The people have spoken and the results are in. I’m not talking about the electoral victories—and defeats—racked up by various presidential candidates in the last several weeks, but rather about the deeper motivations behind these voting patterns.
Exit polling from recent presidential primary contests in Florida, Ohio, Illinois, Missouri, and North Carolina tells a clear story about the state of the electorate: Republican voters are dissatisfied with their own party. In Ohio, 57 percent of Republicans said they felt betrayed by the party. In North Carolina, it was 56 percent.
It’s increasingly clear that the GOP establishment can’t be trusted to deliver on its campaign promises, or even to adhere to the party’s official platform. This realization is translating into big trouble at the ballot box; just ask Marco Rubio.
Frustration with the Washington establishment underscores the importance of the House Freedom Caucus, the 40 or so Republicans who have had enough of the broken promises, the constant surrenders, and the abject failure of leadership to stand up and fight for anything meaningful. Despite heavy arm-twisting, these members are refusing to support a budget that doesn’t cut spending, much to the chagrin of the new Speaker of the House, Paul Ryan.
An unwillingness to push for real solutions to the troubles plaguing our economy is a widespread source of frustration. Voters of both parties overwhelmingly told pollsters that they were worried about the economy, understandable given that we are currently mired in the weakest recovery in more than 50 years, where jobs continue to be scarce and take home pay has flatlined.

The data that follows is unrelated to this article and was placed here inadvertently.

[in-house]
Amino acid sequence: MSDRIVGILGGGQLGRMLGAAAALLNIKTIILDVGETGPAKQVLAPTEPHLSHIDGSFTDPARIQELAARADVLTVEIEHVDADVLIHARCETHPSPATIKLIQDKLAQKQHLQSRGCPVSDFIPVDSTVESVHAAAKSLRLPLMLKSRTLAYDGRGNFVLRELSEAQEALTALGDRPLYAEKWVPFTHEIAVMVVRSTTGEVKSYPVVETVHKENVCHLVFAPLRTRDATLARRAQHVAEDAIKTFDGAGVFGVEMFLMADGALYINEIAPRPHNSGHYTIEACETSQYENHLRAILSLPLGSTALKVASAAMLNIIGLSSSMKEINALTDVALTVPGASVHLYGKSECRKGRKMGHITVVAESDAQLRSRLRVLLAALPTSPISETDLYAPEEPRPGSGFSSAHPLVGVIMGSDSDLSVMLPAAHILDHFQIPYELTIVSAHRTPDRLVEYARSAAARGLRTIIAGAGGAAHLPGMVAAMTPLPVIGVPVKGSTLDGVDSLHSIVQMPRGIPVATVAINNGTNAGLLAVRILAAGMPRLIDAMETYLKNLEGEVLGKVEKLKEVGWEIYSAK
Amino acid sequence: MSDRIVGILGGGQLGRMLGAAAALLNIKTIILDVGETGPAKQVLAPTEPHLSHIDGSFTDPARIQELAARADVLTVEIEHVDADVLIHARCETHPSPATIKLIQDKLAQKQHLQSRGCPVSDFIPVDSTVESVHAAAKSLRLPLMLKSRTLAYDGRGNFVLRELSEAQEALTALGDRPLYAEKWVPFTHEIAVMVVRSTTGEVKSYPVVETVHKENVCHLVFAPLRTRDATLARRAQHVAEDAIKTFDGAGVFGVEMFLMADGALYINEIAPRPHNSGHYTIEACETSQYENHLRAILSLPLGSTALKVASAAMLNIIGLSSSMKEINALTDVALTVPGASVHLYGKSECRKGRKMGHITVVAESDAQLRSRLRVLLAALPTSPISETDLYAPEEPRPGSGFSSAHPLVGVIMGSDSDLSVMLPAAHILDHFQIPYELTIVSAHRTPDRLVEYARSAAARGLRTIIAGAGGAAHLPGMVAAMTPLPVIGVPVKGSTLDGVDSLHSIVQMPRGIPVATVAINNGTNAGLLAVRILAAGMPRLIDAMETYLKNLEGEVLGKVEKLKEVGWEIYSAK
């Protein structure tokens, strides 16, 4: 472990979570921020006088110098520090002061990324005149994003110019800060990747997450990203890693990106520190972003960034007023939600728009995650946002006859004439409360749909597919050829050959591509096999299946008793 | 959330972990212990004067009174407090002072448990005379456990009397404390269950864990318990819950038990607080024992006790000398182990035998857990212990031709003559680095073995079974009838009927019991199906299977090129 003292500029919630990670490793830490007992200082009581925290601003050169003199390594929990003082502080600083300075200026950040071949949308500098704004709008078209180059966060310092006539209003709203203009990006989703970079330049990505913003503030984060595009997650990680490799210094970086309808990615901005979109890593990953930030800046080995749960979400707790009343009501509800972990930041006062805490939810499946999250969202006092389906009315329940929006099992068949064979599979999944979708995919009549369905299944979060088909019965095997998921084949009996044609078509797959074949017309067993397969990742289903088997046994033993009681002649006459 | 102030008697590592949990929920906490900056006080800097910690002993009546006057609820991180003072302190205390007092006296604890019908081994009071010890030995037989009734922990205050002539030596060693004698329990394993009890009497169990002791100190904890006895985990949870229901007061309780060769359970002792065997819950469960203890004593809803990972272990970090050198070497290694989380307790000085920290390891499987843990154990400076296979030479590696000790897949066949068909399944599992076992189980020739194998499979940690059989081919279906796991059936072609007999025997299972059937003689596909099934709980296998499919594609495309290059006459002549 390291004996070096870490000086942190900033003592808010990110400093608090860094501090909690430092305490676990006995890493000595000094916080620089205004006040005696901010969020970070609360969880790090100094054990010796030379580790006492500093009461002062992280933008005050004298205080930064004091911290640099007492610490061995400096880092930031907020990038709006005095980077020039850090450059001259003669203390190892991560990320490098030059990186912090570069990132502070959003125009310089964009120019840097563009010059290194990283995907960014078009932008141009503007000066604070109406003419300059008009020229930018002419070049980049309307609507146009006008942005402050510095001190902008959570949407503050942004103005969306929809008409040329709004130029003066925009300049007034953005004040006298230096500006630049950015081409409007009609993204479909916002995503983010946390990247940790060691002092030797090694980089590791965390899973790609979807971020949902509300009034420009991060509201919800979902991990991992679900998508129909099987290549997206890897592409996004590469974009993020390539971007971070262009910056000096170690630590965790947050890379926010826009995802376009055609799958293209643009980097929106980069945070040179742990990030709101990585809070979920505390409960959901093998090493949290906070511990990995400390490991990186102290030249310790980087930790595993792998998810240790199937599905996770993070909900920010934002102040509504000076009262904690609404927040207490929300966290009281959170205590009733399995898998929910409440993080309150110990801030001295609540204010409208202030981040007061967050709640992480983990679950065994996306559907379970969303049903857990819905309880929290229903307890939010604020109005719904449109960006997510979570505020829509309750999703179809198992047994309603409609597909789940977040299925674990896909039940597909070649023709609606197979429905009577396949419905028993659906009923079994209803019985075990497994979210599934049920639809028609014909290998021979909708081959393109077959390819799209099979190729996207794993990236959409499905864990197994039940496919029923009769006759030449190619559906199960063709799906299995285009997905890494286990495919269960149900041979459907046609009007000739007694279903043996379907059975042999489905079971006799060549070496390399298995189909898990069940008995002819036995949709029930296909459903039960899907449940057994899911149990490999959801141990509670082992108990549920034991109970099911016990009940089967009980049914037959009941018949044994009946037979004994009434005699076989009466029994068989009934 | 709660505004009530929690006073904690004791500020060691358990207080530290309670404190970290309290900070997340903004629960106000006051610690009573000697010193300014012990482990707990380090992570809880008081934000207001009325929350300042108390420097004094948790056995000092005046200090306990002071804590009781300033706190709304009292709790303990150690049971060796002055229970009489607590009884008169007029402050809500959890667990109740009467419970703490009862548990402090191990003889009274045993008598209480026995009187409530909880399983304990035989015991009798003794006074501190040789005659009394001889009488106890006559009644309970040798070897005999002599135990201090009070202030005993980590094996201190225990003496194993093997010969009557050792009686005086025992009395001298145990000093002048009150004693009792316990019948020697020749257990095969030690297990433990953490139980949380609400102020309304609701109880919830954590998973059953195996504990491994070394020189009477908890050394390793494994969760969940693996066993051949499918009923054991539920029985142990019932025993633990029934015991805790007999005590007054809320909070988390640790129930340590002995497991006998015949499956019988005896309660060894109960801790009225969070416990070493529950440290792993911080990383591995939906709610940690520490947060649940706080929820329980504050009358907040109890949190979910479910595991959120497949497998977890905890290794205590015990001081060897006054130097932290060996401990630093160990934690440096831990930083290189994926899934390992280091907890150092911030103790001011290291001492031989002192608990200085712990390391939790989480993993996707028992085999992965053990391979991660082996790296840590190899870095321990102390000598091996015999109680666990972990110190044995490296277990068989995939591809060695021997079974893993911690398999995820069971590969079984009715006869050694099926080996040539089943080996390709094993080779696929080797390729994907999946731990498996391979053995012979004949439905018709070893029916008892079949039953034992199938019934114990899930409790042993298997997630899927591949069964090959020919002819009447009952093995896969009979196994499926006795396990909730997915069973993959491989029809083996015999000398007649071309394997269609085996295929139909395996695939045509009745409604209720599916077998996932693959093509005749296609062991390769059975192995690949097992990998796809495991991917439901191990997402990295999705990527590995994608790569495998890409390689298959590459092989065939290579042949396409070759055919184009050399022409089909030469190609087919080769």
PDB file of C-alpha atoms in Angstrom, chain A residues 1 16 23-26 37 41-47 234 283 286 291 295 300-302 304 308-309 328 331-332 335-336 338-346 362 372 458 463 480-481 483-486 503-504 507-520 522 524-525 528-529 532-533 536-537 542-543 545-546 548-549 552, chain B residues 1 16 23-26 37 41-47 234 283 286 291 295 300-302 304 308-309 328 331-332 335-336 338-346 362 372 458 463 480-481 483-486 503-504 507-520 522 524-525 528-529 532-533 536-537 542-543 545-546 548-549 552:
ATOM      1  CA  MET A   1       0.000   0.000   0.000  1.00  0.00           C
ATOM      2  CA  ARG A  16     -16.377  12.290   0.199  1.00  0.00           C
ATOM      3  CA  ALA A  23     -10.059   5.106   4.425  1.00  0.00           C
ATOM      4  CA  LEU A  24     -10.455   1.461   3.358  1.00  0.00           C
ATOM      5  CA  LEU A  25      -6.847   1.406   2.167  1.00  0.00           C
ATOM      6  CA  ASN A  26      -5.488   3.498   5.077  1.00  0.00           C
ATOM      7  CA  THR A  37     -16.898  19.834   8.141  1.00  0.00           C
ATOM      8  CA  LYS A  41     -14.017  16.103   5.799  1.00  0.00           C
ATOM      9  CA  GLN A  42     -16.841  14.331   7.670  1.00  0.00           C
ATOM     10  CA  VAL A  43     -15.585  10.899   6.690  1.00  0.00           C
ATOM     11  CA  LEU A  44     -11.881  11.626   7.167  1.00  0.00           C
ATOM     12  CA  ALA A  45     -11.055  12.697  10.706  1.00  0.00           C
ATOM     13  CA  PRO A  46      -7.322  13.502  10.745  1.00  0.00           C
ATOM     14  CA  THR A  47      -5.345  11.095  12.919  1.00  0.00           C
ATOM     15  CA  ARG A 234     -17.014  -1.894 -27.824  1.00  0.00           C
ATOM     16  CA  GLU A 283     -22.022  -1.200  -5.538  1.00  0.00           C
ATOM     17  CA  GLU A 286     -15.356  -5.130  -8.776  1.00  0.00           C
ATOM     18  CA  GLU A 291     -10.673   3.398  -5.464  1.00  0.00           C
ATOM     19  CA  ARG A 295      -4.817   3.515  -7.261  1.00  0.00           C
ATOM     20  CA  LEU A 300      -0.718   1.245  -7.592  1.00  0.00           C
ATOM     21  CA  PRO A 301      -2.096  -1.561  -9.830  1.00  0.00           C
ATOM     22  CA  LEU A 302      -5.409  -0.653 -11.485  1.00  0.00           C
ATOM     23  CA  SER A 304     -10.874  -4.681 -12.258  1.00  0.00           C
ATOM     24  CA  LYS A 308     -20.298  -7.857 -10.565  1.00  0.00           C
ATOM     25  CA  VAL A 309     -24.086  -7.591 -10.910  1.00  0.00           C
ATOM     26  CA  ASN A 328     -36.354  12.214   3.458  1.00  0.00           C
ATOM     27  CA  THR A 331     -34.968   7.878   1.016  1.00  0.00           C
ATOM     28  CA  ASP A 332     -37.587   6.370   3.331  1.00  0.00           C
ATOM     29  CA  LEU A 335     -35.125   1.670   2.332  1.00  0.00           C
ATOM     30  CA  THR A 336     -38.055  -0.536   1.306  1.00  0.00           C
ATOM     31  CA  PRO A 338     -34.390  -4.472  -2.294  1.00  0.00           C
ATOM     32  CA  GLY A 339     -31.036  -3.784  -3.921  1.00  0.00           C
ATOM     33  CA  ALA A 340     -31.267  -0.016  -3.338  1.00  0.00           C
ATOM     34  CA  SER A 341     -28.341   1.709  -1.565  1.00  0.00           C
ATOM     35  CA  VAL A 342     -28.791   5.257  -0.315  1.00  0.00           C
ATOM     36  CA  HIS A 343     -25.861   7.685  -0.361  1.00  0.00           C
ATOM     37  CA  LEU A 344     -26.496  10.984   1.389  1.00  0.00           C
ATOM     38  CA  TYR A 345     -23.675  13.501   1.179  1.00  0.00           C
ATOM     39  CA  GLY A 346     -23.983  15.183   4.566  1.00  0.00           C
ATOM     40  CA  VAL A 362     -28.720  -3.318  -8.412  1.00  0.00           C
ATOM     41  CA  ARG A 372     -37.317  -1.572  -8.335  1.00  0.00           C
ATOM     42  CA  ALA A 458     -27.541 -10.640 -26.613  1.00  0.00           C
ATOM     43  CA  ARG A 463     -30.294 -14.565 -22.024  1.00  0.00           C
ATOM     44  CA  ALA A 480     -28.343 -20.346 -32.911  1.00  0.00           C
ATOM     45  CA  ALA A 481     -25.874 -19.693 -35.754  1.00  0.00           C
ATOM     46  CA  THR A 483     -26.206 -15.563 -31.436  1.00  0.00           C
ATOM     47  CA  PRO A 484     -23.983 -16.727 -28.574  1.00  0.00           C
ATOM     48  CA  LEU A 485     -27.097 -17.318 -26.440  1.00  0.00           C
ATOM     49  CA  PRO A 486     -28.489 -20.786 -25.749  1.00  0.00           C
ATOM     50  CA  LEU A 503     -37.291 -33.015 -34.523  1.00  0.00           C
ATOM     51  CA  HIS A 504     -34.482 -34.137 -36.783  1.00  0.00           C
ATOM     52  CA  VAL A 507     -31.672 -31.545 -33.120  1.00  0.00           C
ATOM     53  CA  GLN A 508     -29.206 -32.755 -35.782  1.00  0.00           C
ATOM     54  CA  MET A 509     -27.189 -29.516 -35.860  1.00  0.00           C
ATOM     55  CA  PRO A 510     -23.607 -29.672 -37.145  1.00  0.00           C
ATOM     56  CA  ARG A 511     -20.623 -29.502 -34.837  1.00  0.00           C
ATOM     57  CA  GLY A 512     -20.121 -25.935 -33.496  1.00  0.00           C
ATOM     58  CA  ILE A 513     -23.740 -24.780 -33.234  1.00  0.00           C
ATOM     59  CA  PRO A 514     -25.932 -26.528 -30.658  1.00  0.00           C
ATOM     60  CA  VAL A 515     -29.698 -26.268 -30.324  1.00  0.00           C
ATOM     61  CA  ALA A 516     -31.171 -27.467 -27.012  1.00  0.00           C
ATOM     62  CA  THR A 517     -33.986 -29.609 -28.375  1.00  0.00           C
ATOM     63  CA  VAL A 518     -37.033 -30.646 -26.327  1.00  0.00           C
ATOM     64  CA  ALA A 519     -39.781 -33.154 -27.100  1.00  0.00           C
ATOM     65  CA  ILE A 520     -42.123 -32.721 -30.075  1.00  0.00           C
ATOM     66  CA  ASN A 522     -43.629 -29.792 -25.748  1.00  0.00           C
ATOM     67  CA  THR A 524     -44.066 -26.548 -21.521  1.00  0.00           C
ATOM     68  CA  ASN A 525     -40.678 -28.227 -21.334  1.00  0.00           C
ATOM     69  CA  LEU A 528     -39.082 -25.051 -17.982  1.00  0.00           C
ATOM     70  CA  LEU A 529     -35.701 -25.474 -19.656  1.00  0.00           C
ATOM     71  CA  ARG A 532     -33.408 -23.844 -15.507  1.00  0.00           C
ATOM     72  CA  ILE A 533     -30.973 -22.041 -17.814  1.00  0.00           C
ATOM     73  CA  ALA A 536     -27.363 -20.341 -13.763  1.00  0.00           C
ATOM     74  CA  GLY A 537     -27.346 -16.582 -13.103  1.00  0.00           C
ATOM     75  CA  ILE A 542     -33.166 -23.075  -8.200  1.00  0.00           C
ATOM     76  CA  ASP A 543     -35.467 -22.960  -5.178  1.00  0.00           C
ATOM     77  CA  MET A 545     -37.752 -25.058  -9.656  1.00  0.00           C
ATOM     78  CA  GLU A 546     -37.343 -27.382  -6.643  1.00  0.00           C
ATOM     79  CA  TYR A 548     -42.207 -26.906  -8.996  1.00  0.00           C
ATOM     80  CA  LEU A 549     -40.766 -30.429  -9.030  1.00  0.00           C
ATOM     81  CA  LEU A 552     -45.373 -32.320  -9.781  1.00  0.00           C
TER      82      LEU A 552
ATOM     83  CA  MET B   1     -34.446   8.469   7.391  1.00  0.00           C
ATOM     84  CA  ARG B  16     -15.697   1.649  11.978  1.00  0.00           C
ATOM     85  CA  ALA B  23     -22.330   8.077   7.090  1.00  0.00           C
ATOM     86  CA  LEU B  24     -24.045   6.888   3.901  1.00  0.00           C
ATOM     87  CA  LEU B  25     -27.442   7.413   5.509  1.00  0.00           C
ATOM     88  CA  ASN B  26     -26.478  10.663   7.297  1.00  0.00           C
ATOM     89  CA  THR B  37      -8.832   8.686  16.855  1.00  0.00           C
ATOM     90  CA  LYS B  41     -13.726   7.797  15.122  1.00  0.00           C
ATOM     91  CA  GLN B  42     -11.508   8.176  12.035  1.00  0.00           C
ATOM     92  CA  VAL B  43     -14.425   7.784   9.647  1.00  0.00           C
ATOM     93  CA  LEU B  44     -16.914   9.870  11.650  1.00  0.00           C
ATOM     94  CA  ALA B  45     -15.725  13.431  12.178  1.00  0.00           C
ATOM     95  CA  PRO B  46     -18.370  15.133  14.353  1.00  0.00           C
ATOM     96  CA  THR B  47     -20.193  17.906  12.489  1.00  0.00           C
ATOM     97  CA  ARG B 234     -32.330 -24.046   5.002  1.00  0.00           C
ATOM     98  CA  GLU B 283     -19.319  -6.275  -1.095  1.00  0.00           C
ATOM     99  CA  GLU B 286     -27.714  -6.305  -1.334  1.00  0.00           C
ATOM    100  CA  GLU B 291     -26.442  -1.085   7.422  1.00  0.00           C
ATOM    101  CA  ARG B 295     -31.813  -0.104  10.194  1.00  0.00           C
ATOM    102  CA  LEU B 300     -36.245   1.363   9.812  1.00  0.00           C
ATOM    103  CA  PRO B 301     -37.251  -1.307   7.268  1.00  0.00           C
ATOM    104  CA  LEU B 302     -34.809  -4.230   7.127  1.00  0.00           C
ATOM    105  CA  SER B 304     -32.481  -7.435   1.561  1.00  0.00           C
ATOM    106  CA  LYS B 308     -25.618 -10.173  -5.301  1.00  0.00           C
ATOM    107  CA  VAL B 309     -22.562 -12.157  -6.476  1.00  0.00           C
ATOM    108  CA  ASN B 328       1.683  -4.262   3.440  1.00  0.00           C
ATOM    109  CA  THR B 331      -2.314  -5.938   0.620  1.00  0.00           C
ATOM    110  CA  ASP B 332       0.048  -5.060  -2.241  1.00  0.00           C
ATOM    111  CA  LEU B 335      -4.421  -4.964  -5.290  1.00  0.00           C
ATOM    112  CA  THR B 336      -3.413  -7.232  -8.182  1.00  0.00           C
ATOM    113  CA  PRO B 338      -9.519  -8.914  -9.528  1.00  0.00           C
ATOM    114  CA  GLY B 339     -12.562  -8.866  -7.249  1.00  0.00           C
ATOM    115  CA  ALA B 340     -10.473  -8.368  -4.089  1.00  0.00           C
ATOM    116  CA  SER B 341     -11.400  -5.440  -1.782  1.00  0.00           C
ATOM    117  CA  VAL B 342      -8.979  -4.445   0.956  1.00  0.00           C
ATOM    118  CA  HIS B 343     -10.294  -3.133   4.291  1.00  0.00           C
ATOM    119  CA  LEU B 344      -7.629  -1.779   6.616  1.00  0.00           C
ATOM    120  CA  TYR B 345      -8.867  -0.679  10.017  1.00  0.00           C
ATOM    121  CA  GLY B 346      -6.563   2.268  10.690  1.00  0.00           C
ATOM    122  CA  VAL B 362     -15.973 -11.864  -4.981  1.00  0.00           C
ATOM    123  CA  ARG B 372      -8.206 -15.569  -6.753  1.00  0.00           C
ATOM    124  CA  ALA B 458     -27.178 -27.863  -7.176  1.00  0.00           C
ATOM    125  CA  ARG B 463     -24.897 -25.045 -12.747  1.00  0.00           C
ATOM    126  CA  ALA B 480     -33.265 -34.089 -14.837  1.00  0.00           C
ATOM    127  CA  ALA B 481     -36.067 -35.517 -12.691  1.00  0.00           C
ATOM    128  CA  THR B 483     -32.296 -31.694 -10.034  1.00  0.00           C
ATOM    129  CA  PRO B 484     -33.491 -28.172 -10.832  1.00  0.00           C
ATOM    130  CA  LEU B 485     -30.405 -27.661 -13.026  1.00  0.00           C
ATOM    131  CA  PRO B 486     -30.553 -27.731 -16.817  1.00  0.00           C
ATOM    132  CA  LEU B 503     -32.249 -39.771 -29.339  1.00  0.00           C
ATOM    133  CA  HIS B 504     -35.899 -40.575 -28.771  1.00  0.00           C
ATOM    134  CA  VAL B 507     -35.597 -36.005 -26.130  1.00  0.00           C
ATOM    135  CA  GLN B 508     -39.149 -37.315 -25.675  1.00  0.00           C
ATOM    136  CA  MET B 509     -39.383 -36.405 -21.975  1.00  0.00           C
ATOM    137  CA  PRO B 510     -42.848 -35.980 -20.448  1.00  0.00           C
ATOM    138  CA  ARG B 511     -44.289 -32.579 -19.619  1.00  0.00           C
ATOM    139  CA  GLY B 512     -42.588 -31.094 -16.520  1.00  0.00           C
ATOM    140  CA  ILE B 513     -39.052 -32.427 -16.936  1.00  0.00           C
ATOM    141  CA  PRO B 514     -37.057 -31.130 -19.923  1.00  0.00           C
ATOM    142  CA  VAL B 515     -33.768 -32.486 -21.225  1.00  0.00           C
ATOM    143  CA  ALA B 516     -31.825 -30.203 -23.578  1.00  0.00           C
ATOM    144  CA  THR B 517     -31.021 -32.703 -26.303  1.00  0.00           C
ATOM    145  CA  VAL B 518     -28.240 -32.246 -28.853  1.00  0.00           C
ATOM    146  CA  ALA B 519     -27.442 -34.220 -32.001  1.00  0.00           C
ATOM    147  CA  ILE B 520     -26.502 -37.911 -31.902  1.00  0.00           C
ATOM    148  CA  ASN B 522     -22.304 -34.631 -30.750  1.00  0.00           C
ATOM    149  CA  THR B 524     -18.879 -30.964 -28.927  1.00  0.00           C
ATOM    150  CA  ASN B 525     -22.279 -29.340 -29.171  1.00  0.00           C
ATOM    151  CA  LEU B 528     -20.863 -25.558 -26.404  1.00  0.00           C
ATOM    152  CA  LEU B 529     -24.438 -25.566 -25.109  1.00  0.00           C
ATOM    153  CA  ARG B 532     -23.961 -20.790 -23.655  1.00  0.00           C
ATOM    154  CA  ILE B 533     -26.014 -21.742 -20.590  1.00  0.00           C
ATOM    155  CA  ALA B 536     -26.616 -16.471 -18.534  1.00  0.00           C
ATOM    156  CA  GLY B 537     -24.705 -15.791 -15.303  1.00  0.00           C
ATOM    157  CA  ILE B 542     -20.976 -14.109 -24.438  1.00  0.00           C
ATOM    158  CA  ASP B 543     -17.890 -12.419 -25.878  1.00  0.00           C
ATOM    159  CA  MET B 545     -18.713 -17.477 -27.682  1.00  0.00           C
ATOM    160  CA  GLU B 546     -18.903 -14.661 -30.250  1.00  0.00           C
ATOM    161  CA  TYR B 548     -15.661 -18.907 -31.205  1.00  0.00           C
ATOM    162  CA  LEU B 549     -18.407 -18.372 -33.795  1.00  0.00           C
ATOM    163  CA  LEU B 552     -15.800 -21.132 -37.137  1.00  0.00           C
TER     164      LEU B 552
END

Instead of listening to voter concerns and working to fix these problems, the White House has prioritized slapping new regulatory burdens on businesses, from the ongoing war on coal, to the biggest job killer of them all—the Patient Protection and Affordable Care Act. Anyone not employed by the Obama administration could be forgiven for thinking that the president is actively trying to hurt the economy, when he should be doing the opposite.
Congress is no better. After winning hard-fought majorities in both the House and the Senate, Republicans promptly decided to sit on their hands and ignore all of the country’s most pressing problems. As the national debt surges past $19 trillion, House leadership has announced that they can’t even find a measly $30 billion to cut in the current budget negotiations—a number that would represent a return to spending levels of less than one year ago. Members of the House Freedom Caucus are the only ones willing to oppose this madness, and for that they should be congratulated.
If there is to be any hope of curing the Republican Party of what ails it, dragging voters out of the doldrums and back to a place where they can once more be proud Republicans, the House Freedom Caucus needs to grow, both in size and in influence. And although a handful or retirements this year may take a toll on the caucus’ numbers, voters seem to be getting the message. Last week, Ohioans voted to nominate businessman and veteran Warren Davidson to replace John Boehner in the state’s Eighth Congressional District. Davidson is a principled conservative certain to be a fearless and effective member of the House Freedom Caucus; his nomination is the real icing on the cake of Boehner’s retirement, and represents an important gain for the freedom movement.
Davidson is only the beginning; there are still a lot of important upcoming elections this cycle. One good thing to come out of voters’ disillusionment with the party may be the selection of actual liberty candidates in the primaries, candidates who will not cave to political pressure and cronyism as soon as they arrive in Washington.
It’s easy to dismiss voters as angry—it’s a narrative the mainstream media, in its laziness and latent disdain for Republicans has fully embraced. But the truth is they just want to be listened to. The message is clear, it just requires people who are willing to hear it.
Adam Brandon is the president and CEO of FreedomWorks.